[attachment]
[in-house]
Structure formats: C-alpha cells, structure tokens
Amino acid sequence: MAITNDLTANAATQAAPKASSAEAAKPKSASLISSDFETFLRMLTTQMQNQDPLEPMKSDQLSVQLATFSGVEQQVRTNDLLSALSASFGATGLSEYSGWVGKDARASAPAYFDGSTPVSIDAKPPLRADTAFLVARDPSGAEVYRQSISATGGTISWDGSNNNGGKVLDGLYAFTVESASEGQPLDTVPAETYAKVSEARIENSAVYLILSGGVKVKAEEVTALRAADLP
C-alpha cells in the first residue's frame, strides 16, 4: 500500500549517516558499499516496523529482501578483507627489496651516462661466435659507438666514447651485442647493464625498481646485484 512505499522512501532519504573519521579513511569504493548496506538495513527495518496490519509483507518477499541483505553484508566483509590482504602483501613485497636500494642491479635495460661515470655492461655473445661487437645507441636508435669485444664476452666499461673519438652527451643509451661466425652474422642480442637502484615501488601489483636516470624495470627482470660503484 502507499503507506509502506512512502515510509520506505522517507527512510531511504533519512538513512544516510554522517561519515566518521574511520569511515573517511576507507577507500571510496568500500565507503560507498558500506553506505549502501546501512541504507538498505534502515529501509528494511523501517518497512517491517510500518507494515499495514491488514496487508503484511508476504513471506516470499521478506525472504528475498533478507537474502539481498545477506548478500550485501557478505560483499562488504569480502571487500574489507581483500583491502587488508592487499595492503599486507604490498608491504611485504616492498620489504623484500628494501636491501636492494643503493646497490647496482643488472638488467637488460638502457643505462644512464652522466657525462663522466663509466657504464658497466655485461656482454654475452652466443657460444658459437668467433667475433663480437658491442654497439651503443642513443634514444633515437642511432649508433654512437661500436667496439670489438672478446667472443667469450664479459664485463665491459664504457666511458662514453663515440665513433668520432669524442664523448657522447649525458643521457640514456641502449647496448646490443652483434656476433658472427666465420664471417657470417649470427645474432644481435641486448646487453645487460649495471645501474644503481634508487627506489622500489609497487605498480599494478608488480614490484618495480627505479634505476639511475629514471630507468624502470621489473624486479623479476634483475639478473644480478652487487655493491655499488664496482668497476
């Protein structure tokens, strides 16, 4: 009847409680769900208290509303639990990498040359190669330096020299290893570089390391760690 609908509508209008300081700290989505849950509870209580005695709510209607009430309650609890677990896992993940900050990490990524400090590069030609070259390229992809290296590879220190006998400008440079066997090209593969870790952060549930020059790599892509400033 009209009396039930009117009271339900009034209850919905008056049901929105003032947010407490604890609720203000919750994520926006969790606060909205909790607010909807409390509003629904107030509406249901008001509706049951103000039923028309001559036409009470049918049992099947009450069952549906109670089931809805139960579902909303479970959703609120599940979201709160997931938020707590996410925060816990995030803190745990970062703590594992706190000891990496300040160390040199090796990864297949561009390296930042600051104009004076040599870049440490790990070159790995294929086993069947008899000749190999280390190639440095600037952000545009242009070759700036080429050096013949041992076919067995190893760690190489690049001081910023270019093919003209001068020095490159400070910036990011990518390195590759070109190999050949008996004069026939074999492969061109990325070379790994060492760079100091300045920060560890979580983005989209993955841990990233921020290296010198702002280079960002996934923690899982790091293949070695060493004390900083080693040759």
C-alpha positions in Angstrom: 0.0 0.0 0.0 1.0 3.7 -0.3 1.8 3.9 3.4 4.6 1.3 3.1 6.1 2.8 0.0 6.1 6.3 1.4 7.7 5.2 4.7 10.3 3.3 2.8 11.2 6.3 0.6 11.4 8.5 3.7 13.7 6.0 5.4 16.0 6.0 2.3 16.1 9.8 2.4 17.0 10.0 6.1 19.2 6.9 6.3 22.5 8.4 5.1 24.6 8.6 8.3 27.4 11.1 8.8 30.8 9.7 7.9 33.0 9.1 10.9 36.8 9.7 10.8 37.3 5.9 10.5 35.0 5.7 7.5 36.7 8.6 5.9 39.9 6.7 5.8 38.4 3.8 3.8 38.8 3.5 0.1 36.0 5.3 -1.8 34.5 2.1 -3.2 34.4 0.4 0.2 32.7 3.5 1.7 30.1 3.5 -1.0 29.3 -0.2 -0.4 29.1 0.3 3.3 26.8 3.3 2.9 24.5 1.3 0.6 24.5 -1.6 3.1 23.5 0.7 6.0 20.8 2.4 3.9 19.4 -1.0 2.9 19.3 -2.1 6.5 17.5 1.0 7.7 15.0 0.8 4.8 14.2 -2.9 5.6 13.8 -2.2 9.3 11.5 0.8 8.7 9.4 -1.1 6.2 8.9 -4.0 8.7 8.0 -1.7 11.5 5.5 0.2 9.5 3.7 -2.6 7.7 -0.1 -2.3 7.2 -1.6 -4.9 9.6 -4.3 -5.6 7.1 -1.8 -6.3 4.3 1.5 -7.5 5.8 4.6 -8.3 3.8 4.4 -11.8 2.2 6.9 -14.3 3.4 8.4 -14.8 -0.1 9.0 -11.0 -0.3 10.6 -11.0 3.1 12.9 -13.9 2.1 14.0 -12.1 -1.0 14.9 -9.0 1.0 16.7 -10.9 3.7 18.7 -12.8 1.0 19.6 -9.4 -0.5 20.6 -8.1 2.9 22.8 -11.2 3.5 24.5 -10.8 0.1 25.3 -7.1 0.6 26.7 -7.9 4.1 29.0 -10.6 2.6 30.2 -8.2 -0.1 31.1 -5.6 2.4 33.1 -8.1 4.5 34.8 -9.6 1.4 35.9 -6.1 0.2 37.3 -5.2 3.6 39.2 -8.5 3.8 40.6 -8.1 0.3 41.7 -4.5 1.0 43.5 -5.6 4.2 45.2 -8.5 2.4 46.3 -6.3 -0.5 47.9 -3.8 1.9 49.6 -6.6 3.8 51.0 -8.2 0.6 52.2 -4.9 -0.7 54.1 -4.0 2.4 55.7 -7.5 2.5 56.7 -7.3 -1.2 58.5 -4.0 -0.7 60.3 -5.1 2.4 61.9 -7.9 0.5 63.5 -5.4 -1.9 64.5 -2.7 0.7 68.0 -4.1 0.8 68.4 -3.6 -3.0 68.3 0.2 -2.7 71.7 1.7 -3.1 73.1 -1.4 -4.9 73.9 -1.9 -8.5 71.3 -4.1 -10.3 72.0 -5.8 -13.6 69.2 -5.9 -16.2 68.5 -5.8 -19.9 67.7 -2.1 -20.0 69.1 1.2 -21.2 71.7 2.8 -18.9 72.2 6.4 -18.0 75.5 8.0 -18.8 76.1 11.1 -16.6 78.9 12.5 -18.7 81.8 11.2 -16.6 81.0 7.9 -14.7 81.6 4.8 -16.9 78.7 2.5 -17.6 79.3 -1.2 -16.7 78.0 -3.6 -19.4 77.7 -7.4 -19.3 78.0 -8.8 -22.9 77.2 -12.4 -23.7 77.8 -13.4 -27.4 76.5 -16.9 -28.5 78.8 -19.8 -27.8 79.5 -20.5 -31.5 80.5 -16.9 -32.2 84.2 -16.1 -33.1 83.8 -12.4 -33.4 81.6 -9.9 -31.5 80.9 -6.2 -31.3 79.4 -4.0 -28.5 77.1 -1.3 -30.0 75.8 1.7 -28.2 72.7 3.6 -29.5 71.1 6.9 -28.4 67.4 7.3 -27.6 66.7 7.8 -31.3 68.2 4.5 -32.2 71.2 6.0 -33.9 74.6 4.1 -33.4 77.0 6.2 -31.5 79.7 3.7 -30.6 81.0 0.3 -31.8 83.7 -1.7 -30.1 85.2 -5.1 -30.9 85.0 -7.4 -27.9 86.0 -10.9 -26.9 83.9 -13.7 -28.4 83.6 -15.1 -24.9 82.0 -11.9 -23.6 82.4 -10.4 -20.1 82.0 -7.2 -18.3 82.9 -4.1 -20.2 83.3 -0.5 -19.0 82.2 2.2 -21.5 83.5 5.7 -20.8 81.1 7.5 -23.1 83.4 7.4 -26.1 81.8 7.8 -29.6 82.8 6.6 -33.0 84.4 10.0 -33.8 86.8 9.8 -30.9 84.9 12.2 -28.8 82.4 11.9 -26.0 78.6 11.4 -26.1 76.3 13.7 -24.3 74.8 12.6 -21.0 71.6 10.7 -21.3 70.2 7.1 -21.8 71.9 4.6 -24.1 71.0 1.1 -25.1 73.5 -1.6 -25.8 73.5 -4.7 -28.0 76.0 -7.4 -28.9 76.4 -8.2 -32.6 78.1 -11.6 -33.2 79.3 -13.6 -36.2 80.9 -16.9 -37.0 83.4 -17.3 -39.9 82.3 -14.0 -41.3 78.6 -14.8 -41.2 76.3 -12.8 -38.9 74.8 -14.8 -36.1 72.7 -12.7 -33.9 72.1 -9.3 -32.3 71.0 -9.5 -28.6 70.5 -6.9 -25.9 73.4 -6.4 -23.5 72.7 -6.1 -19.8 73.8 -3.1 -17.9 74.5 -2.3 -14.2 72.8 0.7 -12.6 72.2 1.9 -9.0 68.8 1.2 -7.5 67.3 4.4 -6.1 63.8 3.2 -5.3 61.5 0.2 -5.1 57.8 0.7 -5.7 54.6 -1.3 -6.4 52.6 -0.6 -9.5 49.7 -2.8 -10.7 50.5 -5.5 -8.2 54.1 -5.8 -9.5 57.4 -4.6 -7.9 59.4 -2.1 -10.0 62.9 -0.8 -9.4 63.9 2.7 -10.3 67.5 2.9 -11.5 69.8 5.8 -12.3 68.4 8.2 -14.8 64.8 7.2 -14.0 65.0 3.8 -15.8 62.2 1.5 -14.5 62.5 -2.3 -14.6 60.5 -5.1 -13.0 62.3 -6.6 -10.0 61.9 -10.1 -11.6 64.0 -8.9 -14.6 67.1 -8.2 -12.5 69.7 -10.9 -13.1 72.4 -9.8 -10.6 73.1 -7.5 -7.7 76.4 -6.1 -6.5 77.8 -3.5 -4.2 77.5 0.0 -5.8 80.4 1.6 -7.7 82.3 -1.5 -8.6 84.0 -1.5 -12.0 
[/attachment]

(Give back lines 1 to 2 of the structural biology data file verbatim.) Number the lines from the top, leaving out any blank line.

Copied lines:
[in-house]
Structure formats: C-alpha cells, structure tokens